They’re here! We are smack-dab in the middle of the holidays. That means tons of things to do, from shopping to family events, it’s regular life on overdrive! The last thing anyone needs during this time of hustle and bustle is being stranded roadside. The weather can cause huge problems, but a lot of the time, we’re in such a rush that we aren’t paying attention to road conditions, traffic, and more importantly, the warning signs from our own automobiles. So, in an effort to be best prepared, here’s a list of important things to note to avoid snow emergencies.
One of the most important things to note, during any kind of inclement weather, bad traffic or unfavorable road conditions is to never engage your cruise control. The first step in accident prevention is being in control of your car, and feeling the reactions of the car on the road. When cruise control is engaged, a lot of this reaction time is gone and you’re left overcorrecting instead of preventing.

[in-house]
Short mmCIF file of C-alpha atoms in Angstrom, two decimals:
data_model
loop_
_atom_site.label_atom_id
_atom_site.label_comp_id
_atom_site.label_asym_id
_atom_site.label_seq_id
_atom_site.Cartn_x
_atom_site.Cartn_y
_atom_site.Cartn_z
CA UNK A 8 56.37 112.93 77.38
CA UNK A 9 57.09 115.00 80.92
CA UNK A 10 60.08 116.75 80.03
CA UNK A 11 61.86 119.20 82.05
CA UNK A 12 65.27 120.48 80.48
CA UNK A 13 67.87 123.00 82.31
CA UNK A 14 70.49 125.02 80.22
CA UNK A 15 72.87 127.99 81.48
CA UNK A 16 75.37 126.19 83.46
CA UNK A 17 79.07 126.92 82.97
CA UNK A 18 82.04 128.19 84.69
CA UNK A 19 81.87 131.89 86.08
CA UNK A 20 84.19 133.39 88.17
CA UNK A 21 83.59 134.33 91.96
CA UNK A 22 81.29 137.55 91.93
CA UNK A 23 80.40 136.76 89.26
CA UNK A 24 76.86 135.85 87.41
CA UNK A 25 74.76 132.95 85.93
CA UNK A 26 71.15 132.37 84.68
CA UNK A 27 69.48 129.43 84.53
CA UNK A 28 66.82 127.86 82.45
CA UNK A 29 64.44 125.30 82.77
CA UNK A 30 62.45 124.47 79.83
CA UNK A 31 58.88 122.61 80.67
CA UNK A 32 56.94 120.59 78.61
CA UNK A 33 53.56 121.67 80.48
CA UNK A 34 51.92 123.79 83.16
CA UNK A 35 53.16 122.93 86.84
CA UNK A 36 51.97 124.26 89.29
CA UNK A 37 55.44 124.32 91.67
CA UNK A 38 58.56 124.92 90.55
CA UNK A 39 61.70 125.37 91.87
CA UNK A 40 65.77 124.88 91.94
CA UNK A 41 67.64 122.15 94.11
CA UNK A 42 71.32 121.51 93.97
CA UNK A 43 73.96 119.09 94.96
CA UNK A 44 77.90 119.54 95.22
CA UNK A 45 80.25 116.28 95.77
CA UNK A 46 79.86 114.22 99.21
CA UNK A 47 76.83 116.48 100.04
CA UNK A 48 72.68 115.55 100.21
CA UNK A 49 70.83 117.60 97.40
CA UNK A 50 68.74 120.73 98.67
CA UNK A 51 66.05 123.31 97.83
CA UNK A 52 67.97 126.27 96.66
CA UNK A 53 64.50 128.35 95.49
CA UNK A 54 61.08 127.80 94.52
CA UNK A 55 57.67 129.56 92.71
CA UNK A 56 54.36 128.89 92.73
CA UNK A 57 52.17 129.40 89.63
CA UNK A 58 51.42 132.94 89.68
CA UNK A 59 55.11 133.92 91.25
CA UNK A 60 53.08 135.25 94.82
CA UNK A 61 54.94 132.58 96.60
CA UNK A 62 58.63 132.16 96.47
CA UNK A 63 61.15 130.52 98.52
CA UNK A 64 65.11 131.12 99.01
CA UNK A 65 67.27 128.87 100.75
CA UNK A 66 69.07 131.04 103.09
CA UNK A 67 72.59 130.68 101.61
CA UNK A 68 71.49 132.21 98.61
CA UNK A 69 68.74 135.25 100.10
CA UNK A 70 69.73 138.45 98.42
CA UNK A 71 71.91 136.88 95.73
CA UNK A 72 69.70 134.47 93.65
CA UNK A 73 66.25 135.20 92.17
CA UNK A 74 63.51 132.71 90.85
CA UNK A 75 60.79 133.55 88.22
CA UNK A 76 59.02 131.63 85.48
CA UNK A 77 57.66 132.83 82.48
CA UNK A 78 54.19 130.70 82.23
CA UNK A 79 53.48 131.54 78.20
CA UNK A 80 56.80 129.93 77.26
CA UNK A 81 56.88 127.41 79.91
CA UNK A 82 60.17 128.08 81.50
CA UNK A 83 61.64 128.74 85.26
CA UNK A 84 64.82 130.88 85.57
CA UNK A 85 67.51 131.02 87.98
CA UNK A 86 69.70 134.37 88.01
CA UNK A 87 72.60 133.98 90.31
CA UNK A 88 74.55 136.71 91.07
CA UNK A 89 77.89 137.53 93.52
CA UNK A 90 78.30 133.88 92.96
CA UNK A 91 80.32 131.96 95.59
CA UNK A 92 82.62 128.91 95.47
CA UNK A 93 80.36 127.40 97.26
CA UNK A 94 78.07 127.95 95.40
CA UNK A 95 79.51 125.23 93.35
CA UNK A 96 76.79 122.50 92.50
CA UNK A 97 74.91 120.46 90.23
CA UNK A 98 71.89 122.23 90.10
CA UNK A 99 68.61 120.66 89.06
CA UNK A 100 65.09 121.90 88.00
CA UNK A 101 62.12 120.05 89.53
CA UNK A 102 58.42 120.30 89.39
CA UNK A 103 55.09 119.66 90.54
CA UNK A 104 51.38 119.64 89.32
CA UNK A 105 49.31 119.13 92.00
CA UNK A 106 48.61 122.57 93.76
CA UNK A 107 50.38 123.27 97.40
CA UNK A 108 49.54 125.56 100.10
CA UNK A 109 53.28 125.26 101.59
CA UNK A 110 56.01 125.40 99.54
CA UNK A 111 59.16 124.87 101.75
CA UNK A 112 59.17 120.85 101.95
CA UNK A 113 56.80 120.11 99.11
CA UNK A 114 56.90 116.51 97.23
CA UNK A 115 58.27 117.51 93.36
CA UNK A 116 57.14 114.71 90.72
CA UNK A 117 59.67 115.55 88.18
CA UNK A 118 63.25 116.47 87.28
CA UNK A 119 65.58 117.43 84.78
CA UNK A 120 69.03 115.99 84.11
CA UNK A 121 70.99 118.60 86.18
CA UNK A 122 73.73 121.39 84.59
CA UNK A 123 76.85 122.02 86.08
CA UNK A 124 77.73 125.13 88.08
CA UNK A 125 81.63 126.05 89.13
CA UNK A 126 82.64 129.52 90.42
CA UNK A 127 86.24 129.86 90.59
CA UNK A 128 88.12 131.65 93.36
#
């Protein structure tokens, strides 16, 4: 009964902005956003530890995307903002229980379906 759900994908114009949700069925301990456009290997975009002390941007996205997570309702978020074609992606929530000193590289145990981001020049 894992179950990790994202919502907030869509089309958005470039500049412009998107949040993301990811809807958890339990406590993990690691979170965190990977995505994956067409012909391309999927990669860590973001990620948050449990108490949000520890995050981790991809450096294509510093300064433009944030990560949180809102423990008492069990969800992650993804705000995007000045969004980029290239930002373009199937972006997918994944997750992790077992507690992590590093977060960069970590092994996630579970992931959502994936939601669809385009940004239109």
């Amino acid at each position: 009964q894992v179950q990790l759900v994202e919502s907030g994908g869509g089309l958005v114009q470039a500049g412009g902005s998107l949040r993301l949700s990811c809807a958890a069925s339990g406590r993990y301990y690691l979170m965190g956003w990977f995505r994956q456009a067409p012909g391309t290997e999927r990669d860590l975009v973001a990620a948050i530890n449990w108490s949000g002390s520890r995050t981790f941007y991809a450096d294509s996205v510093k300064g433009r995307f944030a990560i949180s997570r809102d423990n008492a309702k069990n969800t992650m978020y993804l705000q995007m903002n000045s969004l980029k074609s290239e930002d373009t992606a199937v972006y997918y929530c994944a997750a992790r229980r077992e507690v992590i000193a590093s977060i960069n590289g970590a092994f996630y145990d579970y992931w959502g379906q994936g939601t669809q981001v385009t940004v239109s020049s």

Secondly, it is important to understand road traction. When driving in the snow, do not accelerate hard. This can cause you to lose traction with the road, like when a wheel spins out at the starting line of a race. It’s good practice in conditions like this to put your car into a lower gear. You’ll notice that there’s 1 and 2 on your shifter that you may never think to use. These lower gears prevent the car from going at high speeds and they deliver more power to the wheels.
Lastly, black ice is a secret danger! The evening and very early in the morning are times when black ice is least perceivable. It blends in with the road, as it’s a very thin layer, almost transparent, but it’s slick and will prevent tires from maintaining a good grip on the road. Even a 4WD vehicle doesn’t fare much better on ice, if all the wheels are slipping at once. Chains are the best way to gain traction on ice, though stopping distance is still several times greater than on dry pavement with ordinary tires. One thing to note about black ice is that it’s not really black! Black ice is a transparent layer of ice that looks black, because it’s so thin that you can see the road surface below it – (because most roads are asphalt. Black ice will be grey on a concrete road, and metal on a metal bridge, etc.).
These warnings seem like simple concepts, but you’d be surprised at how common these factors are in winter driving emergencies. Remember, no drinking and driving! Stay safe, Women Auto Know readers, and Happy Holidays!!!